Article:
Apple gave everyone a new shiny thing to talk about today and I will not be left out of the discussion! Apple’s refreshed MacBook Pro contains a new Intel chipset Core i5 and i7, codenamed Sandy Bridge. One lovely “feature” of this new processor is the Intel Insider built in to every Core i chip. This feature unlocks HD content playback on your machine for a limited time. Intel denies that this is DRM, and rightly so. DRM has been a hated buzzword among consumers and Apple alike. (No customer ever asks for more restrictions.) What Intel Insider has is worse: trusted computing, and for the worst reason too. It seems Hollywood has asked our biggest processor manufacturer to protect their business model with a feature that prevents streaming video from being recorded. Doesn’t that sound kind of unhinged?
Trusted computing is a hardware solution to the problem of trust. It has some noble goals. Your computer today may be exploited in some invisible way, but a trusted computing platform would verify all the code through it’s own protected hardware before allowing any software to run at all. The only way around this is to saw away at a encryption chip epoxied onto your motherboard. So, no malware is a good thing, right? That sounds fine until the keys to the computer are taken out of your hands and given to Hollywood/Intel/Apple/anyone-else because you, a de-facto pirate, can’t be trusted. Just wait until your repressive authorities request control of your shiny MacBook from Apple, and Apple acquiesces.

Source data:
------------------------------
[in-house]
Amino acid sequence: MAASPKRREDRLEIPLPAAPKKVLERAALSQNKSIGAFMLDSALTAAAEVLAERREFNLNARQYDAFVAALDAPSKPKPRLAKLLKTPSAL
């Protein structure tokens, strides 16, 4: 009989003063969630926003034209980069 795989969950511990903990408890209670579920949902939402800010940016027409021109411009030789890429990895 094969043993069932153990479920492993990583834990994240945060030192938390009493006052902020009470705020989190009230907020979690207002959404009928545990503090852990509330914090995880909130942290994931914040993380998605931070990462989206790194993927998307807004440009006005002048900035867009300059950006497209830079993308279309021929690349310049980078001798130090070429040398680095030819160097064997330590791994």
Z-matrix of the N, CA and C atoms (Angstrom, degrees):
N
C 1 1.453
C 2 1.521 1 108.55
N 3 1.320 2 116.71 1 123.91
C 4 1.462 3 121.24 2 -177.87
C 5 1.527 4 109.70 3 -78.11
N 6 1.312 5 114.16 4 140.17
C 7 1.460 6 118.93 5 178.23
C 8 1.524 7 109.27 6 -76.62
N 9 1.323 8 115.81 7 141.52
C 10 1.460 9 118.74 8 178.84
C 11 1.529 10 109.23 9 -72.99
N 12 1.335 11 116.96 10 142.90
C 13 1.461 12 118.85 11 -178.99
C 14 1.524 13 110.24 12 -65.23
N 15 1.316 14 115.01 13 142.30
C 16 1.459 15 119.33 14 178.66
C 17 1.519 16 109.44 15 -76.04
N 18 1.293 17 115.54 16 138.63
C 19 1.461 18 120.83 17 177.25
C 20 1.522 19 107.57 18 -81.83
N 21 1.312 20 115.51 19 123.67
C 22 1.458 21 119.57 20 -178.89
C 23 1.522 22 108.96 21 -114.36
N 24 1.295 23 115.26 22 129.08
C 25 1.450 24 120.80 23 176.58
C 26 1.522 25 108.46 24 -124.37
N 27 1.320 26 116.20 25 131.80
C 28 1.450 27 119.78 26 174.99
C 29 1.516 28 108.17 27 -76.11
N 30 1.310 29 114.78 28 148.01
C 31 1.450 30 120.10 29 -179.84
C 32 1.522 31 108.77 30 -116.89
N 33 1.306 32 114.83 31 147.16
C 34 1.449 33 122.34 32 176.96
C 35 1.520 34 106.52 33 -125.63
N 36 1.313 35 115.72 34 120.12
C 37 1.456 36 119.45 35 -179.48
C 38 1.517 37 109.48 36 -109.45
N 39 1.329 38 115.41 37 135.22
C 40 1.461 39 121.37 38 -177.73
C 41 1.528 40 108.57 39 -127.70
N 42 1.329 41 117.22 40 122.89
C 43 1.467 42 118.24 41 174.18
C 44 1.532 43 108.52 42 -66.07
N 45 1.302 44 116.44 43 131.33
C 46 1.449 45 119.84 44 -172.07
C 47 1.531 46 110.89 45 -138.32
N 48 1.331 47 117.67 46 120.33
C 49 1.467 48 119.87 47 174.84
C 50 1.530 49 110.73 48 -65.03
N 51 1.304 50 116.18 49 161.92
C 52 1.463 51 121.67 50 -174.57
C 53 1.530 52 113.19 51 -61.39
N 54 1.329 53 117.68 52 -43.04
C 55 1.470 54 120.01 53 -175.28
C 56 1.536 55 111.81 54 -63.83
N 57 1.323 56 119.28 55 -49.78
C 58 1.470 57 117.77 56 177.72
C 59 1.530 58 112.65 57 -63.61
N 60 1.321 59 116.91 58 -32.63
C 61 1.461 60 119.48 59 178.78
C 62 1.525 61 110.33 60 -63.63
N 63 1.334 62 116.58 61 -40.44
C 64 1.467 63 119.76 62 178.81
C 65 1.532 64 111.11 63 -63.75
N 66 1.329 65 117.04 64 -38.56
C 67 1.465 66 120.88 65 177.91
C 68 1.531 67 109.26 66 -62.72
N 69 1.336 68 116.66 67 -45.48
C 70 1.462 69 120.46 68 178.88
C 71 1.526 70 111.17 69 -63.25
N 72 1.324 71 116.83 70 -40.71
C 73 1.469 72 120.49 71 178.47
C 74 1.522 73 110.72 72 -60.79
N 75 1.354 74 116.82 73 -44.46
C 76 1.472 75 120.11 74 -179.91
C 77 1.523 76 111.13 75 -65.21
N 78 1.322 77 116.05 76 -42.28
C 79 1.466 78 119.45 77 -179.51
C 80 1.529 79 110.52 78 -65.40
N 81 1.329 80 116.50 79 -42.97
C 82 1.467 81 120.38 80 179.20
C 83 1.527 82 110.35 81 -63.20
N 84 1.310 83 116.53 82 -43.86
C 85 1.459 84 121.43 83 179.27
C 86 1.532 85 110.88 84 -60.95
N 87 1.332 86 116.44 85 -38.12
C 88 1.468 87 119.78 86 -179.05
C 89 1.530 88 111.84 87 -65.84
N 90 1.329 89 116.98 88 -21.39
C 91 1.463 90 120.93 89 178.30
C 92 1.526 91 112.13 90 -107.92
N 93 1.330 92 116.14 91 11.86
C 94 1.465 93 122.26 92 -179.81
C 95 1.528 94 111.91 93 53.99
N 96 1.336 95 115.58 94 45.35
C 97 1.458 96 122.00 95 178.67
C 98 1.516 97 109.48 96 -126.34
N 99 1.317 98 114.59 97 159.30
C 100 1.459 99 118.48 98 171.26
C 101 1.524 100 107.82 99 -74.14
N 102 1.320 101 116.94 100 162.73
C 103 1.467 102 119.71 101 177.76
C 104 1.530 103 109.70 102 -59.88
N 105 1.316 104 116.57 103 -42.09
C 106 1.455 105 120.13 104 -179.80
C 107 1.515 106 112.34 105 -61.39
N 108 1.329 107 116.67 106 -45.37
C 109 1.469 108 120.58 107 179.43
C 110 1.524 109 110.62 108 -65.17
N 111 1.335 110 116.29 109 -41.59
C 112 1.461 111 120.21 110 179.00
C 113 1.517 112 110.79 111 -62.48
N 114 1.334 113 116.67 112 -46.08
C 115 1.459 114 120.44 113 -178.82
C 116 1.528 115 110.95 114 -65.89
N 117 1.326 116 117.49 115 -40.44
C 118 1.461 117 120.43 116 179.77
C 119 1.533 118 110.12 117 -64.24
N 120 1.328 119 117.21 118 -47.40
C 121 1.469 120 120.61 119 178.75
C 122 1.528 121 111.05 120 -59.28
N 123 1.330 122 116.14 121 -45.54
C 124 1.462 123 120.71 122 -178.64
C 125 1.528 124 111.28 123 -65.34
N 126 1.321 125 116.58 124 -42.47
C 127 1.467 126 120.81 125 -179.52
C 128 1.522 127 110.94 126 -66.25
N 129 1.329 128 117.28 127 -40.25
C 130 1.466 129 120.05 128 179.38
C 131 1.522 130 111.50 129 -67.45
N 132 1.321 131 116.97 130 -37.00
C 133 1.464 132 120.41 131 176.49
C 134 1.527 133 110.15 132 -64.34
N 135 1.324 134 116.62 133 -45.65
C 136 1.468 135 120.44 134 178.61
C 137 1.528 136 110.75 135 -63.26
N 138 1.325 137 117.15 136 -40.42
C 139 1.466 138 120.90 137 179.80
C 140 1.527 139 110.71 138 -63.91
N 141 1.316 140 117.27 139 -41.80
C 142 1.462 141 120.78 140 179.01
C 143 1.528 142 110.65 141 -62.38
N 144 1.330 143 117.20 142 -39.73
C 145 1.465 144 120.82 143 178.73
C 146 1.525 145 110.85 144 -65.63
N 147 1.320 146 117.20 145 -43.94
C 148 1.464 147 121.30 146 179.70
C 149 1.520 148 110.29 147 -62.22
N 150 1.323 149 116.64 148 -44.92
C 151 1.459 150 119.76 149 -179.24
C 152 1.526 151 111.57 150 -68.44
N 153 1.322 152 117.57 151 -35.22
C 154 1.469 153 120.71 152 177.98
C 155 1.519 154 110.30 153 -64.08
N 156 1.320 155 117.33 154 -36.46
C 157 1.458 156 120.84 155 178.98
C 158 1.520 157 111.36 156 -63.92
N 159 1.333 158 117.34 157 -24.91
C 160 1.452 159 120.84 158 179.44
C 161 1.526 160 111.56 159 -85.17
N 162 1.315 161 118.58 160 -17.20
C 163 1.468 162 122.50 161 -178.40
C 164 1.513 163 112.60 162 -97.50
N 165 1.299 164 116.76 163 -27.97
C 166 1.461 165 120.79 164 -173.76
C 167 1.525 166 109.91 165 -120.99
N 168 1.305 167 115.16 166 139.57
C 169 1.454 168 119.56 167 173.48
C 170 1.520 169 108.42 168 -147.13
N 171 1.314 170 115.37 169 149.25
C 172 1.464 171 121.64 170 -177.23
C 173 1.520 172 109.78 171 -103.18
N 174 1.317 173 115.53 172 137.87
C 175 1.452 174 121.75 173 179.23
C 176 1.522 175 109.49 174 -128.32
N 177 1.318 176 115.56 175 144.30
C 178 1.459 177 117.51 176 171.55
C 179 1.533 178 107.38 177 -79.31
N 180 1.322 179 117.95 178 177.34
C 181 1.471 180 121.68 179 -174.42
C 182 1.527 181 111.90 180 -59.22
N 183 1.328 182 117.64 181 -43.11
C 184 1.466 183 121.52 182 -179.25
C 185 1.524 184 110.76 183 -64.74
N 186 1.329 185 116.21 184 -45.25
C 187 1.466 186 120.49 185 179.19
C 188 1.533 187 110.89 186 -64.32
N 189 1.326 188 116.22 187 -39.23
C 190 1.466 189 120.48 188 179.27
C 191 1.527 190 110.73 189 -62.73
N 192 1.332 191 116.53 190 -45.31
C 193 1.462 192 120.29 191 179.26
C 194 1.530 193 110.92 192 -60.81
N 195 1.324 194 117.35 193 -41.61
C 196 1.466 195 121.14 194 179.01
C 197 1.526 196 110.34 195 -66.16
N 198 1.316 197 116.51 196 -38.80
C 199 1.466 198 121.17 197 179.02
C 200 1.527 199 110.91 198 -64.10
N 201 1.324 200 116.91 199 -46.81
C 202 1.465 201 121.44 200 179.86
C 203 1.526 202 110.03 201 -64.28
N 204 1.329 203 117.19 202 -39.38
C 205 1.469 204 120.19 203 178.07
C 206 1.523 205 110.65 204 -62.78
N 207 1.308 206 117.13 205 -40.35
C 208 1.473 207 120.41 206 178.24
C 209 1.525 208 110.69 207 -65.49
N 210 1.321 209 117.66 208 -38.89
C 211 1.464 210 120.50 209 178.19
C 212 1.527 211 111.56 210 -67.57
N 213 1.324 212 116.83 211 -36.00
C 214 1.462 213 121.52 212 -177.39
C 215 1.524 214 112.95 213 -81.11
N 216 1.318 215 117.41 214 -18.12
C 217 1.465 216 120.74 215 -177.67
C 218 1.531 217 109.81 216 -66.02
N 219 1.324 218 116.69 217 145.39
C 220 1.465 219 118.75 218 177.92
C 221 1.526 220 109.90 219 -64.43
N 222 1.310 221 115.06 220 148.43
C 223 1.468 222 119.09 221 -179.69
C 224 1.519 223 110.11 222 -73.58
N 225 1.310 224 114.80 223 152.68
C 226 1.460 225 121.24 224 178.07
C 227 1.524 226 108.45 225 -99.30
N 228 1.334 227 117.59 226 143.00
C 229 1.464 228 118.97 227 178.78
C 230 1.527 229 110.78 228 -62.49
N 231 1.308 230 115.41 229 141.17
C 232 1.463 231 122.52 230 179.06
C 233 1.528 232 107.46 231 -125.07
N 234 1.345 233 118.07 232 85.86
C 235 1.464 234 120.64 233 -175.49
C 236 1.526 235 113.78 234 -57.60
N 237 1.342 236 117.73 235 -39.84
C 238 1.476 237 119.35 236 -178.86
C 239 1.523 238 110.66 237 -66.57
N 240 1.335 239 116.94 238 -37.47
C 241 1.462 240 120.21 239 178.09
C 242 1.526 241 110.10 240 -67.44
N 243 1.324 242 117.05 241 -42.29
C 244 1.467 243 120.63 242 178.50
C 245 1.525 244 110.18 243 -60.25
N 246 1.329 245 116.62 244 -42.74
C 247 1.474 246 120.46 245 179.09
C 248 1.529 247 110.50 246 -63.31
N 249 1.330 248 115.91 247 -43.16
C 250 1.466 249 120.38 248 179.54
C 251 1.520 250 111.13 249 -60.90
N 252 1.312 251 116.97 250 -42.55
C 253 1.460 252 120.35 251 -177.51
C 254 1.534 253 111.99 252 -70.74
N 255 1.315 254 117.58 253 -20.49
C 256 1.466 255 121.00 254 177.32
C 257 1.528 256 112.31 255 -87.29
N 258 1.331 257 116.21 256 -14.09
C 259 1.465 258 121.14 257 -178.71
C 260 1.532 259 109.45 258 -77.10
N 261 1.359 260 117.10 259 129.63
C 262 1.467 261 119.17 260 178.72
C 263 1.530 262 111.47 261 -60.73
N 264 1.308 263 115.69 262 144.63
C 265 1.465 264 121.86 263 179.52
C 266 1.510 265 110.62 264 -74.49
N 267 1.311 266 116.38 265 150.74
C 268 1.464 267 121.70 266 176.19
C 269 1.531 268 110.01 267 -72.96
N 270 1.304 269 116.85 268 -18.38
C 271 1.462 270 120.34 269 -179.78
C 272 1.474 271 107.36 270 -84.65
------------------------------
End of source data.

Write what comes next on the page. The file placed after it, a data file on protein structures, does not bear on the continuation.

Add to that the recent processor recall, and it’s a scary time to buy new Mac hardware. Isn’t there room enough in the smart consumer market for some Linux hardware that Just Works? Today I’m one step closer to kicking my addiction for sandblasted aluminum and high-strength alkali-aluminosilicate glass.
Of course, I got all my opinions from the story 0wnz0red written Cory Doctorow for Salon.